I have long wanted a GPS receiver that is either integrated with an NTP server, or compatible with a device like a Raspberry PI, including PPS signals.

Until a few years ago, you could only go buy an integrated unit for $2000-$6000, including an oven controlled crystal. While this is appropriate for a large enterprise server, I'm wanting one for home use.

More recently, I have found $300 units.

What I am looking for is a $15 to $35 (or maybe to $50) unit. Any suggestions?


The purpose here is to run a stratum 1 NTP server. This would then provide time to all my computers. I would like NTP precision of at least 15 (30 microseconds). 19 or 20 (2 or 1 microseconds) would be better.

I am expecting I will have to assemble something with a Raspberry PI or Beagle Bone, but would prefer a prebuilt unit if anyone knows of one.

Obviously, a serial interface will not get that precision, but the PPS interface can. PPS is pulse per second, a once per second microsecond precise pulse usually connected to an interrupt on a host computer (or ignored if you don't care about time precision).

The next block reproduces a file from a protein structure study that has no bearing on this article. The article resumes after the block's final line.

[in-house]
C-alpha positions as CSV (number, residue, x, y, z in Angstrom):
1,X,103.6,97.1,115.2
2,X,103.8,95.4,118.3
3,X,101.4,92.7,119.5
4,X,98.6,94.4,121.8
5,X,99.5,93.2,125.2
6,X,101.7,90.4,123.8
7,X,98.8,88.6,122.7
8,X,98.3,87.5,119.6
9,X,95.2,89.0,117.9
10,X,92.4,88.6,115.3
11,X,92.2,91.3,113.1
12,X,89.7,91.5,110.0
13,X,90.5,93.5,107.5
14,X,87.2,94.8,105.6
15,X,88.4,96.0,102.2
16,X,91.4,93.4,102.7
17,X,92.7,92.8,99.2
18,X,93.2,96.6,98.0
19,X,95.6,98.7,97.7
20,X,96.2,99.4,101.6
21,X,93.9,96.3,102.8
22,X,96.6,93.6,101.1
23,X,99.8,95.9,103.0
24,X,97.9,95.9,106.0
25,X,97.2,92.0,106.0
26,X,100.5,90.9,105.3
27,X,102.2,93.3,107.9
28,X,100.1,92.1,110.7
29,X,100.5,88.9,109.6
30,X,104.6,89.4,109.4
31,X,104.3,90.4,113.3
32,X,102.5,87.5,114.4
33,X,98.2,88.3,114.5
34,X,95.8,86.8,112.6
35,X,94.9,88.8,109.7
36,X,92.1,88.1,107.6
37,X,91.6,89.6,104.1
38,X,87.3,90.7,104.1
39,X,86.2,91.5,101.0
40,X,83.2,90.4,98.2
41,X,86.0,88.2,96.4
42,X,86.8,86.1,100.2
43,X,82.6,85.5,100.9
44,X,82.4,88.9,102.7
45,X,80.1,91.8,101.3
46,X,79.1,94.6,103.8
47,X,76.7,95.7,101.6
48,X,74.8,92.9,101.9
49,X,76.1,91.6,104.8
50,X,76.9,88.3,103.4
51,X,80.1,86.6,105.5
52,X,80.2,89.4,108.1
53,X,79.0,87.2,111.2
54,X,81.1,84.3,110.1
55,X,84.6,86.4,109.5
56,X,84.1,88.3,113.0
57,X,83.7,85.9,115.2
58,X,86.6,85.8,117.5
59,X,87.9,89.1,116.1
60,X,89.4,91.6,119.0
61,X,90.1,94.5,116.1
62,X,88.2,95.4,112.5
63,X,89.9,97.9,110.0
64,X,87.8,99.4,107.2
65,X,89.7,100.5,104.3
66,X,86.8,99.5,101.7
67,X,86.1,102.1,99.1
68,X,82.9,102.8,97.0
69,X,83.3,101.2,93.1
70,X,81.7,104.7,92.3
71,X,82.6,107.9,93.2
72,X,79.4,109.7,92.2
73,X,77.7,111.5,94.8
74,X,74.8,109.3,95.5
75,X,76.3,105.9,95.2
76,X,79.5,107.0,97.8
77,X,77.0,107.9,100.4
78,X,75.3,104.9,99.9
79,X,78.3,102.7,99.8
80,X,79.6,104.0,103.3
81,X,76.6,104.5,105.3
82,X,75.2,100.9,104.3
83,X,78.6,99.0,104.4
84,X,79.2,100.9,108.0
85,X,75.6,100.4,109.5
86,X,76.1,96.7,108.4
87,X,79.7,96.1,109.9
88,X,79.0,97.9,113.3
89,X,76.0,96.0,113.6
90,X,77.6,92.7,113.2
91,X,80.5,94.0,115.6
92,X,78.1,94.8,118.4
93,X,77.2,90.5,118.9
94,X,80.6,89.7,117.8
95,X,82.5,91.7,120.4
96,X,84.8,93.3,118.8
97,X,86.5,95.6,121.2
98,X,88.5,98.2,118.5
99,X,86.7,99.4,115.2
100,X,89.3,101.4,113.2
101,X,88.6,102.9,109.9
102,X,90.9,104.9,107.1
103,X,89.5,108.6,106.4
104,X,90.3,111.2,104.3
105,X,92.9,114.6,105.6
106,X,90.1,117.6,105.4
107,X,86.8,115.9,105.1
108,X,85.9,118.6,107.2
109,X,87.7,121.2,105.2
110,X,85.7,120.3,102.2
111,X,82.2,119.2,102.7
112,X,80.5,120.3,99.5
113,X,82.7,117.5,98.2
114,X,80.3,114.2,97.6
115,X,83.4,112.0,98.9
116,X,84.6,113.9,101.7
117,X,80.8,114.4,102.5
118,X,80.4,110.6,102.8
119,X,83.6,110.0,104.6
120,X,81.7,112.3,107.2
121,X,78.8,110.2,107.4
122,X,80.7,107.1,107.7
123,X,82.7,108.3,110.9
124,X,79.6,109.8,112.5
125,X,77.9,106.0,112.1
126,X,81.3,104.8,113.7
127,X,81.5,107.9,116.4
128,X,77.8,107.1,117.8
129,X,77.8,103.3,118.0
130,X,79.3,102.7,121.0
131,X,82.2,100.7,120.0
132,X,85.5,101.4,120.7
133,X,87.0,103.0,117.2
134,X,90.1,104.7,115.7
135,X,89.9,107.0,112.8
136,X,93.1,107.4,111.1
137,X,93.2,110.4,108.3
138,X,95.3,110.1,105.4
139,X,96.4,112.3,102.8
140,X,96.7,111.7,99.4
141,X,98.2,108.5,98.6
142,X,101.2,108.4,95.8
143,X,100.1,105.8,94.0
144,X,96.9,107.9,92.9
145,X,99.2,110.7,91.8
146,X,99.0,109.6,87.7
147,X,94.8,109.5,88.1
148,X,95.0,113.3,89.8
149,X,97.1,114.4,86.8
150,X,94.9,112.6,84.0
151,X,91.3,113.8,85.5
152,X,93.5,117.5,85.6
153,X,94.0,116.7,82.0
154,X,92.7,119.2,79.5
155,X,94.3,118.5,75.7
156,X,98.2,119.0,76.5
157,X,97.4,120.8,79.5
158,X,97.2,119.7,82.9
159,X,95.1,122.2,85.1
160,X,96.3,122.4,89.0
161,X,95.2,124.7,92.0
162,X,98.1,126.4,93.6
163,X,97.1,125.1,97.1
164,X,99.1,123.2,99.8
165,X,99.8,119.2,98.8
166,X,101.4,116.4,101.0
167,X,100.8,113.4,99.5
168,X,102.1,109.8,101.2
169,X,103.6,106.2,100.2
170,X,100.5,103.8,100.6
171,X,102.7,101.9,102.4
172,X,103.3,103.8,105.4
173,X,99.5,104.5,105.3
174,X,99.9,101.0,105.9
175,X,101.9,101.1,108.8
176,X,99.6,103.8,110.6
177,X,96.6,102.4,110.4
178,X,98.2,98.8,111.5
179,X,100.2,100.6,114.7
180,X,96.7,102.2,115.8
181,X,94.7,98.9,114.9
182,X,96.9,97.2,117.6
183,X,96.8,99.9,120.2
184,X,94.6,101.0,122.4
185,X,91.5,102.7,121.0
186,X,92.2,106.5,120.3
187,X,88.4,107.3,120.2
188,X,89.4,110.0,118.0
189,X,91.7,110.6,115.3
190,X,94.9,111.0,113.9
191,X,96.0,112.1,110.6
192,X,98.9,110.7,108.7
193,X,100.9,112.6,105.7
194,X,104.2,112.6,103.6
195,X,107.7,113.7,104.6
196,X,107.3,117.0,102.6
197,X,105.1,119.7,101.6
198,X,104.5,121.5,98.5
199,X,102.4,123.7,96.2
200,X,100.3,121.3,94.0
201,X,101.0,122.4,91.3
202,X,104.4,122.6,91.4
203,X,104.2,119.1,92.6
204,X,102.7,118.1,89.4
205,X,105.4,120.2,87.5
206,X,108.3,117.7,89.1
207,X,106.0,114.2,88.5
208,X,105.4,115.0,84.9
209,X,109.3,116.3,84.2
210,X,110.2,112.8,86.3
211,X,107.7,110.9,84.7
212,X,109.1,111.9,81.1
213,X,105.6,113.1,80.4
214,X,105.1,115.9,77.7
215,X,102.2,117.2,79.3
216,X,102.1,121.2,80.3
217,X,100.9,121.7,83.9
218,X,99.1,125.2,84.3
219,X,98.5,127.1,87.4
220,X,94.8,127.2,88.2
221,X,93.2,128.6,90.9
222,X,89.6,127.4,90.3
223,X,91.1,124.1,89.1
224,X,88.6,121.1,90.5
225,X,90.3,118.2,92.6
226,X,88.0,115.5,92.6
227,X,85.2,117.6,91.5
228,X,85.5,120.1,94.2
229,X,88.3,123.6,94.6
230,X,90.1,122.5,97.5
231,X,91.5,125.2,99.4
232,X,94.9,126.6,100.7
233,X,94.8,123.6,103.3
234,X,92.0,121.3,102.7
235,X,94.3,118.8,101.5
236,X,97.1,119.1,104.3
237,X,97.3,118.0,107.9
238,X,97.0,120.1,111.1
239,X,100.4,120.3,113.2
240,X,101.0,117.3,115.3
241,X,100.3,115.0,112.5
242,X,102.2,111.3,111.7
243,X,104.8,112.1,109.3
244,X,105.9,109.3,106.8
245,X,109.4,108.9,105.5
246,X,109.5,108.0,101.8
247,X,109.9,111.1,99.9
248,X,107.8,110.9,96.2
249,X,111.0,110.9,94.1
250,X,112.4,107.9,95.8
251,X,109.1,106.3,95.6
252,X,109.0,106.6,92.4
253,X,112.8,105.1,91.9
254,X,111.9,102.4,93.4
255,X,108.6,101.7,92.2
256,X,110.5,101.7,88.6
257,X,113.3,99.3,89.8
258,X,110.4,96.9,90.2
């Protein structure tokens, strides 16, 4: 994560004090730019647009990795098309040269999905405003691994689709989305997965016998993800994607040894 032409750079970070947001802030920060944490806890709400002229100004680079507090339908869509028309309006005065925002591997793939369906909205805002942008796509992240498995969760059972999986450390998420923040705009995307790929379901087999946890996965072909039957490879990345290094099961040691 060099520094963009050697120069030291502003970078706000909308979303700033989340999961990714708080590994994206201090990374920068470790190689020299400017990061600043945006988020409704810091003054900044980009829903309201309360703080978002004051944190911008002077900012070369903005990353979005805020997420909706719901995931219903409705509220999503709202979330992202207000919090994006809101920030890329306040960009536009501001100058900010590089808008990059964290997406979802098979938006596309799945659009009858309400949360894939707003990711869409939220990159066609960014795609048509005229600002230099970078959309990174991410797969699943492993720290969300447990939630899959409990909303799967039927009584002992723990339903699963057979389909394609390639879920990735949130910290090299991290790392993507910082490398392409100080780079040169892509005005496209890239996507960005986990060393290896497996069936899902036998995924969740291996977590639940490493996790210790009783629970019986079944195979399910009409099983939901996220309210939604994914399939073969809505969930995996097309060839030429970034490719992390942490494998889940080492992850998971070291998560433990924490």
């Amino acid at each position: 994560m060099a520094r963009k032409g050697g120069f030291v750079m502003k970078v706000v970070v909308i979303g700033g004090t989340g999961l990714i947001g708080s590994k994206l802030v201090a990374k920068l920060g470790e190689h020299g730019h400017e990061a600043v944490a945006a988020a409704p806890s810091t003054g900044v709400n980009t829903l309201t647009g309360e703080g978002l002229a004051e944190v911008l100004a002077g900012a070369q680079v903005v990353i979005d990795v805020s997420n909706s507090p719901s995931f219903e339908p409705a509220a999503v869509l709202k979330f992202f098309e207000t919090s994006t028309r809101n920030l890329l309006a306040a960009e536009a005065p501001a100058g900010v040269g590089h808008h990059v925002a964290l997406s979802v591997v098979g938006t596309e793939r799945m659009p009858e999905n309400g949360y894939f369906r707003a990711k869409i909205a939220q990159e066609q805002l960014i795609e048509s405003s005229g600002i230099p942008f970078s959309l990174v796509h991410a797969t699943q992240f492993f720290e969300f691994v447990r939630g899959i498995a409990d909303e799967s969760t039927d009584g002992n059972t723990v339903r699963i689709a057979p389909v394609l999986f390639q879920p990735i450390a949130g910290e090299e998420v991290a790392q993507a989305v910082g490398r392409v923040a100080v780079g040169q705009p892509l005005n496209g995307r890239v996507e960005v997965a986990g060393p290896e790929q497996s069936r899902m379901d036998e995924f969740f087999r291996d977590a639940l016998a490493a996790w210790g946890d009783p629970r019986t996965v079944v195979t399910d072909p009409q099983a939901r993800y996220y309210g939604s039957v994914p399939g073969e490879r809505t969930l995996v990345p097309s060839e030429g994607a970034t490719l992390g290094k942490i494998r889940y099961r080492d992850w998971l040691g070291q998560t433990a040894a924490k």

Related rants:

It would be nice if adafruit hadn't decided to only support one expensive GPS.

It would be nice if there were a SOC including a CPU and GPS, so the CPU could read the GPS time registers directly. That might achieve an NTP precision of 26 (16 nanosecond or about 5 meters).

  • 1
    What kind of precision are you aiming to achieve? You could probably achieve a decent precision using GPS PPS and regular NTP on any SBC with UART, GPIO and an internet connection (preferably wired, not mobile) Feb 2 '20 at 21:35
  • 15 what? For 15 milliseconds a good internet is probably enough. 15 microseconds is unrealistic in your budget. For PPS you get any GPS receiver which outputs it on a GPIO and configure it via the device tree. Feb 2 '20 at 22:19
  • honestly, I doubt you could get 30 microseconds with USB, not to mention UART. I once read up on cable providers and they typically they have around 50 us in their server rooms, for combined cable+DOCSIS Feb 2 '20 at 22:51
  • you get your clock working with microsecond precision once set properly. But that initial setting of time will not be more precise than a couple milliseconds in your budget. For a system to reach a given precision each part needs to be at least that precise. If all you need is a clock that ticks precisely even if the actual time is a few milliseconds off than save yourself the trouble and get a good RTC and connect it using I2C or SPI. Feb 2 '20 at 23:32
  • @JanDorniak my half of discussion, and motivation, incorporated into the question
    – David G.
    Feb 2 '20 at 23:58

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